Can food preservatives affect gut bacteria?
Gut flora on (and not on) the intestines.

Can food preservatives affect gut bacteria?

Over a week ago, I bought some nan breads from Costco and they were delicious. We had half a packet that evening which meant there were still 6 left over. Today I ate the last one for lunch and it was 9 days old, yet it was still soft, white and unblemished with mould. I wonder how long it would have stayed good for? It got me thinking about why there was no bacteria and mould growing on it. Are the preservatives so toxic that they just won’t grow there? Can food preservatives affect my gut bacteria?

Why is gut bacteria important?

Gut bacteria are so useful, they help our digestion by breaking down our foods and also keep us healthy by fighting off bad bacteria and improving our immune systems and moods. The things we eat are in turn consumed by them, and the better the diet, the stronger and more diverse the microbiome is. It stands to reason that we need to nurture our inner communities for our mutual benefit.

Homemade vs Shop-bought

I make most of my food from scratch, but not everything: that wouldn’t be possible unless I wanted to cook all day long. Some things like bread, I make when I have time but buy ready-made the rest of the time. Homemade never lasts long; within a day, it’s getting hard and within about 3 days, the first spots of mould start appearing. It’s the same with so many homemade foods. When you start to compare homemade to shop-bought, it’s astonishing how much longer the factory-made ones last. Of course, preservatives have their place in keeping things safe for consumption, but am I the only one who is freaked out by tortilla wraps which last for weeks, or mayonnaise that lasts for months? Someone once said to me ‘consider why a cream-based drink like Baileys can stay fresh for years without refrigeration’.

Killing bacteria

It makes sense to think that if bacteria and moulds in the environment don’t thrive on processed food, then our gut bacteria won’t be able to make use of them either. Surely eating a lot of preservatives will actually starve or even kill the good bacteria inside us? Here’s a link to an in-vitro study published in 2017 which shows that 4 species of common human gut bacteria are adversely affected by sulphites. The study was not conducted in-vivo, but is there any reason to think that the results would be different in or out of the body?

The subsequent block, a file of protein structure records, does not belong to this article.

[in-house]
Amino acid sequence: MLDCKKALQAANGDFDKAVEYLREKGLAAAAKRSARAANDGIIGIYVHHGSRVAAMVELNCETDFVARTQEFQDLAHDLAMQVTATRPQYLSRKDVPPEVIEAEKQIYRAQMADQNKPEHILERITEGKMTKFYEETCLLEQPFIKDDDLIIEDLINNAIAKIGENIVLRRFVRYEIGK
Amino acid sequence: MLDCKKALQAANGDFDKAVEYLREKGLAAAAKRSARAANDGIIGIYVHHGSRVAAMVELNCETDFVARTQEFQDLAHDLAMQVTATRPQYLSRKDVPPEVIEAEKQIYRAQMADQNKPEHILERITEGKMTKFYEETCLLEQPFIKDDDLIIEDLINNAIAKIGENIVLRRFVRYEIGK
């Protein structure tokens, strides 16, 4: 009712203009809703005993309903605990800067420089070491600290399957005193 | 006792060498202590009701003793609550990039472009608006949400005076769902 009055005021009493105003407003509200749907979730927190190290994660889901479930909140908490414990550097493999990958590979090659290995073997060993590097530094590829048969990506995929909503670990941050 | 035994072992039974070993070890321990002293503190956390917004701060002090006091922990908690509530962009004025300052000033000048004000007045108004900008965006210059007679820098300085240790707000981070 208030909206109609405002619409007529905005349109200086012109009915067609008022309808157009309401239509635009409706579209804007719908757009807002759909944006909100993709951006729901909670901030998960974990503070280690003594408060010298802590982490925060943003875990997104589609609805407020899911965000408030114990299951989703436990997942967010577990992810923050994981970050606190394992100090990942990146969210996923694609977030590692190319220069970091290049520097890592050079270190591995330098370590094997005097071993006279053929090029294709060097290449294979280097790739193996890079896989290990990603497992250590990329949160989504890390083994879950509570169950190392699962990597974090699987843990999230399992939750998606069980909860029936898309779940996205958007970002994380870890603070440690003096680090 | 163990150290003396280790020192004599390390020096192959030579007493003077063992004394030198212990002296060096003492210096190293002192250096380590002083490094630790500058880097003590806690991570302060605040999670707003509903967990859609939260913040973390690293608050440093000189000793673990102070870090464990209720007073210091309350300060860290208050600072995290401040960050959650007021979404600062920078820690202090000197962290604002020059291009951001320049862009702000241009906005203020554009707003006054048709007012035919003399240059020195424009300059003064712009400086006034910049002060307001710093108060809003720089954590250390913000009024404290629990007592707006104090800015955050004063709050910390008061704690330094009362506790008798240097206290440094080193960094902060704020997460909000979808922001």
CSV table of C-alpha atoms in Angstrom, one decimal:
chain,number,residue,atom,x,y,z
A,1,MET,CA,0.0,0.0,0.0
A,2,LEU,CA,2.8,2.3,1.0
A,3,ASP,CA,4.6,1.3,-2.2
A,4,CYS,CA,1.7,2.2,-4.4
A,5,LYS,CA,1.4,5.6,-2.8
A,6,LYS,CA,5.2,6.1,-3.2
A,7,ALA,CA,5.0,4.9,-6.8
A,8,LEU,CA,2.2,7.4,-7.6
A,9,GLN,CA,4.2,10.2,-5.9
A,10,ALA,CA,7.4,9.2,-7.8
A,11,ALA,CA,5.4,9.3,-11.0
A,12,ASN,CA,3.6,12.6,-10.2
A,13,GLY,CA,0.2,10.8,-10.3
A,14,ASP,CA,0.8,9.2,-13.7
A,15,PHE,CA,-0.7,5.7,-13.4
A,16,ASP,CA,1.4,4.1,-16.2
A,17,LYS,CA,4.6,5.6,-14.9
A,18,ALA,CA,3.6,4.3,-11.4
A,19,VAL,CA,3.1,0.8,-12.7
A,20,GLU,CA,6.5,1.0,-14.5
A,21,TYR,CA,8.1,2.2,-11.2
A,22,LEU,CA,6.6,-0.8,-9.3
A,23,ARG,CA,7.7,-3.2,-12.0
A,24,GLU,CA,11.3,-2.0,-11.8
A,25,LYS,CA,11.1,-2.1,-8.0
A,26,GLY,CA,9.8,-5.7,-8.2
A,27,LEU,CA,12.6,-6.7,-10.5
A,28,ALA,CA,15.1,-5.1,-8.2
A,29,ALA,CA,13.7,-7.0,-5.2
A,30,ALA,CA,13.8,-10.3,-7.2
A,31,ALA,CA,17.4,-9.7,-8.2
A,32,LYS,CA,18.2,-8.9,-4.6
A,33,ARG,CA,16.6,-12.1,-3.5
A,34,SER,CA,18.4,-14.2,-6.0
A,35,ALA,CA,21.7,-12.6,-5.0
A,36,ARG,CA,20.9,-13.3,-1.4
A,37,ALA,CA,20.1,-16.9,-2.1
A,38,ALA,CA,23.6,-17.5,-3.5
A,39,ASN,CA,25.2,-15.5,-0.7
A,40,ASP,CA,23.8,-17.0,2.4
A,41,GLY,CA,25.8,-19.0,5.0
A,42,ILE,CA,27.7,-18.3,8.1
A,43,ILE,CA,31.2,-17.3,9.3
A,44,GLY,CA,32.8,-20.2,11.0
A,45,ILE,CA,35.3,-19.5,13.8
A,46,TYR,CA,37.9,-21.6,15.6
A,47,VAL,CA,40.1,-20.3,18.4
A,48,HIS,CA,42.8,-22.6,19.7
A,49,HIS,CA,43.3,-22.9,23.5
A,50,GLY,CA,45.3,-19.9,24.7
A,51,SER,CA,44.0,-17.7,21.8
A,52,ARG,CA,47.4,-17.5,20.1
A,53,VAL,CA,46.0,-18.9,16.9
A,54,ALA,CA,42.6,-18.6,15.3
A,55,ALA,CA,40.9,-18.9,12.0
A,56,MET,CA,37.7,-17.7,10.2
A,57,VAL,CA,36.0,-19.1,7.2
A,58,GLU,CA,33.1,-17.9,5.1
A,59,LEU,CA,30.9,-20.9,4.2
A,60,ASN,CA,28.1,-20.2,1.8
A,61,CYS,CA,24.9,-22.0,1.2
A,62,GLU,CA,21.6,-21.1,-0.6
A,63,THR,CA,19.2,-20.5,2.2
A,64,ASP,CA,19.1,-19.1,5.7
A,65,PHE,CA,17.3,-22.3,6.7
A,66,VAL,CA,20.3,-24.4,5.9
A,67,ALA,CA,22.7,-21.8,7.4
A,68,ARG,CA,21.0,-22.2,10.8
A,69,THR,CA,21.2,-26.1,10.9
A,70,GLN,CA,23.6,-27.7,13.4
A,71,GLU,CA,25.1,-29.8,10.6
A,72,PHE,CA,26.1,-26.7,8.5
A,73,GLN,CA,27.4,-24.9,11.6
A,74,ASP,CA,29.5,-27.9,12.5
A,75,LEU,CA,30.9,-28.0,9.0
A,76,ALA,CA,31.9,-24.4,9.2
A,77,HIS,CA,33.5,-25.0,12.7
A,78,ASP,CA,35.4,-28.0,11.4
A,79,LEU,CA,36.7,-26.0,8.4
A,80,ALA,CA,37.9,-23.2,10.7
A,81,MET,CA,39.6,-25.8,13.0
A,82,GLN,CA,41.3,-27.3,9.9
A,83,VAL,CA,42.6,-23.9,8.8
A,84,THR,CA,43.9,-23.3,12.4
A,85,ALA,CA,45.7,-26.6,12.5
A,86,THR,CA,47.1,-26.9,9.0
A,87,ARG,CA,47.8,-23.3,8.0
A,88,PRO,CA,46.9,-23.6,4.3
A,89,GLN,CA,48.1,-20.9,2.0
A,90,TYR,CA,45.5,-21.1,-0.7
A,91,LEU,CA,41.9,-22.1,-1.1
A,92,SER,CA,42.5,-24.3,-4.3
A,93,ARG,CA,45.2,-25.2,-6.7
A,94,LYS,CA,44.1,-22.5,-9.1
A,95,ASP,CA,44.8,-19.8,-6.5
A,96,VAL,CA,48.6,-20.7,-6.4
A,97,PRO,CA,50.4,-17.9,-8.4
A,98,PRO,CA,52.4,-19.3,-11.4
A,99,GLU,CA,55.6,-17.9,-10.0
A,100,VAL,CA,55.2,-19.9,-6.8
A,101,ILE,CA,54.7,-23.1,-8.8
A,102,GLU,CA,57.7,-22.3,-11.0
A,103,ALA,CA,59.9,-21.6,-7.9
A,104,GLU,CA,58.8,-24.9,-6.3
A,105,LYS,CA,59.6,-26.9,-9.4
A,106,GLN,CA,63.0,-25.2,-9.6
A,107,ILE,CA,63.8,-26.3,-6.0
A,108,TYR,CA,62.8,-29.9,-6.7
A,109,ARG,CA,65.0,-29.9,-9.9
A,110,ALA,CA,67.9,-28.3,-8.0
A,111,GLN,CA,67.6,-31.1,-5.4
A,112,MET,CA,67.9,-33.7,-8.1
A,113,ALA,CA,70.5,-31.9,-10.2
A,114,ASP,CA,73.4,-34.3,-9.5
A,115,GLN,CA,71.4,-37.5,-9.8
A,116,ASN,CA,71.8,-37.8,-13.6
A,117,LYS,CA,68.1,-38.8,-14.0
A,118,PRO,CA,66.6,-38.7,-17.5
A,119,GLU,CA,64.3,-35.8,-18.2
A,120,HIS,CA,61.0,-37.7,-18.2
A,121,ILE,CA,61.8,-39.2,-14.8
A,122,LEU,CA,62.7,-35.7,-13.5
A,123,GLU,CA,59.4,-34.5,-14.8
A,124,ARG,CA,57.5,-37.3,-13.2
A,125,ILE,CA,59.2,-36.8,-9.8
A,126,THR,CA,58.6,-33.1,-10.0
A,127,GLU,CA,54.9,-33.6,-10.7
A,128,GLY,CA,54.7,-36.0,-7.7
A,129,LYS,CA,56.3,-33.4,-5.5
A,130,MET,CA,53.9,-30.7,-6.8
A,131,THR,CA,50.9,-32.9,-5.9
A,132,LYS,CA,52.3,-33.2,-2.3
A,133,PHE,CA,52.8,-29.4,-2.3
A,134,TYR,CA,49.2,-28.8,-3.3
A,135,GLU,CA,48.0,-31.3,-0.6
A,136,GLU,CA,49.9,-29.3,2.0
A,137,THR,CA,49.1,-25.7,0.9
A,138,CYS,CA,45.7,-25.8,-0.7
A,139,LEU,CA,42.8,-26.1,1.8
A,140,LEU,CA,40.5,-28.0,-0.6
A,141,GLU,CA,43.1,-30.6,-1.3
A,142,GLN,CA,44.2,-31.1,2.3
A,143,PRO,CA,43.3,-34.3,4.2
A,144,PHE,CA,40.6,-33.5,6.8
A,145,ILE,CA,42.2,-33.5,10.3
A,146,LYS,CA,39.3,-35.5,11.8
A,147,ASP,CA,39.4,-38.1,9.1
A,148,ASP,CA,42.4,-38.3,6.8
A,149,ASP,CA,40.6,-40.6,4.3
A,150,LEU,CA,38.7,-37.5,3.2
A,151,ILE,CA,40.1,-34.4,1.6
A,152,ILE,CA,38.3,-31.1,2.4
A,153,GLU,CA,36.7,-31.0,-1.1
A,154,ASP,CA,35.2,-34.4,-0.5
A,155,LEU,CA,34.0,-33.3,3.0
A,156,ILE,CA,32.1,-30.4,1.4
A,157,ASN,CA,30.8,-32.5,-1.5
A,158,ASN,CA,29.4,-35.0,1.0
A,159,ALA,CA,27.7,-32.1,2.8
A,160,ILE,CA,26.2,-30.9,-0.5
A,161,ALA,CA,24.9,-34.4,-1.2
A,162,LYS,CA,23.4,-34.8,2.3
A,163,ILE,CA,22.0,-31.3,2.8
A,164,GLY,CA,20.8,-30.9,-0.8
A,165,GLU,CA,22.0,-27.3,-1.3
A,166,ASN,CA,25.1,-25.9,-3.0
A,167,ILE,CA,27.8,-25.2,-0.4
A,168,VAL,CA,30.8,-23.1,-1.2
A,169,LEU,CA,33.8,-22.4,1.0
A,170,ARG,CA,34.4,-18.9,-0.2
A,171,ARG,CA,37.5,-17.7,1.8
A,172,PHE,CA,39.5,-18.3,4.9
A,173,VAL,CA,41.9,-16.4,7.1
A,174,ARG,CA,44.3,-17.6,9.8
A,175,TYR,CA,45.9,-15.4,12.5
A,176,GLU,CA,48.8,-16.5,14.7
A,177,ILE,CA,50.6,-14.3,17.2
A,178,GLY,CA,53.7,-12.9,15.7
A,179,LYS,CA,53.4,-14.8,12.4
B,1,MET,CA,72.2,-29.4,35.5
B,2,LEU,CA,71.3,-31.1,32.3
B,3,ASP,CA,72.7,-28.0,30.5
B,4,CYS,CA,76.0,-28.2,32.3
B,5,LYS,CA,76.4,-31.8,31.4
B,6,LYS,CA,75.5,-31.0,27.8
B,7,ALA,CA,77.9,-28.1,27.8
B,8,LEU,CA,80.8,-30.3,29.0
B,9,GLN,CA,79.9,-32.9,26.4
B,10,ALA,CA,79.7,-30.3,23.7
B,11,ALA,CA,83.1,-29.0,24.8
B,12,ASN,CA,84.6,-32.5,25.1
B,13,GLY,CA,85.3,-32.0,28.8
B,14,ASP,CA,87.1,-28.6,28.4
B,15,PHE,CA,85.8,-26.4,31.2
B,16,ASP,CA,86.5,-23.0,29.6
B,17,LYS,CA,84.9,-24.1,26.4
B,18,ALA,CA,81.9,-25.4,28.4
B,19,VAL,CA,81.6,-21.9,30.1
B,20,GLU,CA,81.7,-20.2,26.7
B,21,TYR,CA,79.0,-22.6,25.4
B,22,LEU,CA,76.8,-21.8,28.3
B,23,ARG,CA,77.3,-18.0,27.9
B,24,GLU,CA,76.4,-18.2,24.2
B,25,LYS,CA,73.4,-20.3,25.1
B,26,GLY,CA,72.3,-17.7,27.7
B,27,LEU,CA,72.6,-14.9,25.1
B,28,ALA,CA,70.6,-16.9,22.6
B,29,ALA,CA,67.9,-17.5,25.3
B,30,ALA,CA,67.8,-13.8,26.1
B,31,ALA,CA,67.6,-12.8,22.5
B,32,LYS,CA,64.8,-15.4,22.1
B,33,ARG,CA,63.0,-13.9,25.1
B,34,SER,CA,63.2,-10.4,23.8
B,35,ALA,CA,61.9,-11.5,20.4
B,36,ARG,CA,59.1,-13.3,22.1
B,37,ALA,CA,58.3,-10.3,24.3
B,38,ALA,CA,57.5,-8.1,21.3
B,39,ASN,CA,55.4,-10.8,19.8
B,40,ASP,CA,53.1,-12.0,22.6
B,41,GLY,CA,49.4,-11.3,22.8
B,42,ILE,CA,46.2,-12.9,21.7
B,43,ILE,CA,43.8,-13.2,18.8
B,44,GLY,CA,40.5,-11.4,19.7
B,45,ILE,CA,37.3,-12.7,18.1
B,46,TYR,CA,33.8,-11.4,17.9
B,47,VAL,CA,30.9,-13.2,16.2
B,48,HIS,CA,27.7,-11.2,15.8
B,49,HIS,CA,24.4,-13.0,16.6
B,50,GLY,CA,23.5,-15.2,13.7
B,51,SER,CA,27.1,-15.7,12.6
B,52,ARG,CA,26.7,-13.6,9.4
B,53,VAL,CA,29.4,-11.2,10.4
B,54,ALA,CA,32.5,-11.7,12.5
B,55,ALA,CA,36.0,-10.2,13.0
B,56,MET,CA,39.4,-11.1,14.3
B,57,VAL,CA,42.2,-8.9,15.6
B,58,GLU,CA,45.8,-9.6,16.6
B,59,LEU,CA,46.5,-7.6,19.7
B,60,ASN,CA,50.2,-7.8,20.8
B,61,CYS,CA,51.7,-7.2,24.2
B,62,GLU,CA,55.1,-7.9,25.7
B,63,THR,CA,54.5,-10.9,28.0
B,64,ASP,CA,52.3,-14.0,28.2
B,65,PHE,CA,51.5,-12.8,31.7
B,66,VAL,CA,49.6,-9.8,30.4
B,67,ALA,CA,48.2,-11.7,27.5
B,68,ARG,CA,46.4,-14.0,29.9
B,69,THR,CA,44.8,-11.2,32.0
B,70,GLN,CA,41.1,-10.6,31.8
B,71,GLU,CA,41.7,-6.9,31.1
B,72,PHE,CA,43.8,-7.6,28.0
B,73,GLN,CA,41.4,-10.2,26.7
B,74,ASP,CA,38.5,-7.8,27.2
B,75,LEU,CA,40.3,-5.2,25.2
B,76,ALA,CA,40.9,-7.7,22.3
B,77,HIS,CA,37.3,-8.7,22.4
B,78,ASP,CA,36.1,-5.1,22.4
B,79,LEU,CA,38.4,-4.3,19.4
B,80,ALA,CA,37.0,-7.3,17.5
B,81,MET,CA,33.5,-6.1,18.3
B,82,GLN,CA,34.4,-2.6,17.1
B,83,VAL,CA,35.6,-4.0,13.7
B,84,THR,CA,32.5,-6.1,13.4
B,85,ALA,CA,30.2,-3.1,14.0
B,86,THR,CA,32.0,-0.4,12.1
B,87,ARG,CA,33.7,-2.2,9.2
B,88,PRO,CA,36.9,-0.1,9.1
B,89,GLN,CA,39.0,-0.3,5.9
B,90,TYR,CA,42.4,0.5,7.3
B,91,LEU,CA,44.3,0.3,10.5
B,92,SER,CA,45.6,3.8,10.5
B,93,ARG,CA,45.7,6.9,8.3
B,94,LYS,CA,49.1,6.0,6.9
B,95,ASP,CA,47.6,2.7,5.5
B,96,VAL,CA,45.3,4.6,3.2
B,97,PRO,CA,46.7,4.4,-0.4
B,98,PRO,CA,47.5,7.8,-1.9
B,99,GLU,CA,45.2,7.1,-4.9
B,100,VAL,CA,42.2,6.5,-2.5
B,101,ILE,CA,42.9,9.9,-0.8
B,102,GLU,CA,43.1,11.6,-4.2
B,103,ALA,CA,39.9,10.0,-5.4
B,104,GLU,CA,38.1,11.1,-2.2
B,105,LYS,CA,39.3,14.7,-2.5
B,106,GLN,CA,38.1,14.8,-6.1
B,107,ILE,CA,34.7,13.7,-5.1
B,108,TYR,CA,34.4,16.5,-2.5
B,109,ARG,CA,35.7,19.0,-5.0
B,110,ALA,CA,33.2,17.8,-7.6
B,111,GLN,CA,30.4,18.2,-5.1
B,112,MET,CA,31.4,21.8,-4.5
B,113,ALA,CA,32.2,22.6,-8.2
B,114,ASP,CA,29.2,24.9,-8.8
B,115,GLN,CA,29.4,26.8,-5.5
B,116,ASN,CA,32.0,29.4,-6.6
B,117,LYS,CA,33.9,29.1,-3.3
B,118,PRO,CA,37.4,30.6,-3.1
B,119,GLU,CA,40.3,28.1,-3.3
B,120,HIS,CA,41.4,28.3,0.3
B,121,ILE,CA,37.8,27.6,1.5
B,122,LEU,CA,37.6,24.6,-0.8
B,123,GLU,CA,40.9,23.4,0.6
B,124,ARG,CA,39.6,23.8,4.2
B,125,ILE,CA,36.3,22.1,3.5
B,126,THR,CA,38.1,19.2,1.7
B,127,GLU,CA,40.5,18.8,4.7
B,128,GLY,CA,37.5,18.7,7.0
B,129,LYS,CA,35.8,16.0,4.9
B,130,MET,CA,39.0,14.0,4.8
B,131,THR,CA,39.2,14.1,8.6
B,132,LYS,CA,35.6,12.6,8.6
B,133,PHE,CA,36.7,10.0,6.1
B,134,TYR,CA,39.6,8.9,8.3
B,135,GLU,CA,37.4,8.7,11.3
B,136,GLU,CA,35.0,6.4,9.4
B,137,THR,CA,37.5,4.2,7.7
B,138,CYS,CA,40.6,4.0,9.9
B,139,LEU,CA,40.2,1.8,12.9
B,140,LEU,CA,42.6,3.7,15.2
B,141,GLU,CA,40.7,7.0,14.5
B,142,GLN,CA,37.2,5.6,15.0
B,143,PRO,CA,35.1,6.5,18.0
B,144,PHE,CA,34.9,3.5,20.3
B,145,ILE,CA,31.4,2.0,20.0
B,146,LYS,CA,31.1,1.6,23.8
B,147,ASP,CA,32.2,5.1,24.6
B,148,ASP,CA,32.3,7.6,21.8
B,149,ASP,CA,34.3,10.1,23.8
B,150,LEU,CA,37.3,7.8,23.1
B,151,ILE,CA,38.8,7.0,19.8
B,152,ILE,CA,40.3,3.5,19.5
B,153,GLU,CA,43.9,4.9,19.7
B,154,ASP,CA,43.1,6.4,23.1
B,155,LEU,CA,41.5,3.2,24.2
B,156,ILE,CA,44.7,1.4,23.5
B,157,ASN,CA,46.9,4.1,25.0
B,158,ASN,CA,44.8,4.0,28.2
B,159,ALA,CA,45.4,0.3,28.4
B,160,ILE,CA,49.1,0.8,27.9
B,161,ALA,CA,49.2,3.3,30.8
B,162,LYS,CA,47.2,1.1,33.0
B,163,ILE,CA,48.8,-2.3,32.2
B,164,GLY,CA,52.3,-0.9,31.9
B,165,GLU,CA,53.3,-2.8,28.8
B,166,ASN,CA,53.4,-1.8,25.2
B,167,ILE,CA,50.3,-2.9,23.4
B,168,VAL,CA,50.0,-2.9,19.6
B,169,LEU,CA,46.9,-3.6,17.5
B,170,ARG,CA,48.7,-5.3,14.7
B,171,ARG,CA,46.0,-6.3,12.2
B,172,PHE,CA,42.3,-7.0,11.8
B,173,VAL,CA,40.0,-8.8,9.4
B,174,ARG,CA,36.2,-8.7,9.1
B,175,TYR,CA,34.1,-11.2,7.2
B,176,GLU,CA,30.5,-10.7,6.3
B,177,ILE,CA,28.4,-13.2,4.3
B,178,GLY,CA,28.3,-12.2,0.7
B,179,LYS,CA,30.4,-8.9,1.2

The above photograph shows the ingredients of the bread I ate today. The first preservative is E202, or potassium sorbate which kills yeast and bacteria. E282 or calcium propionate, which is a fungicide and mould inhibitor.

Safety?

Government guidelines allow factories to use preservatives so we all think they are safe to consume, but no one knows how much is safe over the course of a day, month or year. Also, what about the combined toxic load of different preservatives? Things that most of us eat on a daily basis, like bread, mean that we are continually ingesting anti-bacterials, yet many of us are also spending time and money trying to eat more probiotics! A packed lunch may contain something seemingly harmless like a mustard and ham sandwich, but if we stop to think about it, the ham is full of nitrates which prevent the growth of bacteria and both the bread and mustard contain a variety of preservatives.

Everyone knows that processed food is full of bad fats, salt, sugar and preservatives yet we all consume them and most of us eat them every day in the form of cereals, baked foods, preserved meats, condiments and confectionery. Apart from causing obesity, I believe one of the dangers is the constant assault on our helpful bacteria. Millions of us have bloating, constipation, digestive problems and immune disorders. Could your daily sandwich or afternoon snack be to blame? It’s food for thought!

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Charlin

Charlin has a background in teaching and education but has always had a keen interest in health, nutrition and spiritual wellbeing. She lives in Surrey with her cycling obsessed husband and three crazy children. She works as a reiki master/teacher at blossomreiki.co.uk and writes for aurasandapricots.com.

Let me know what you think, please leave a comment!

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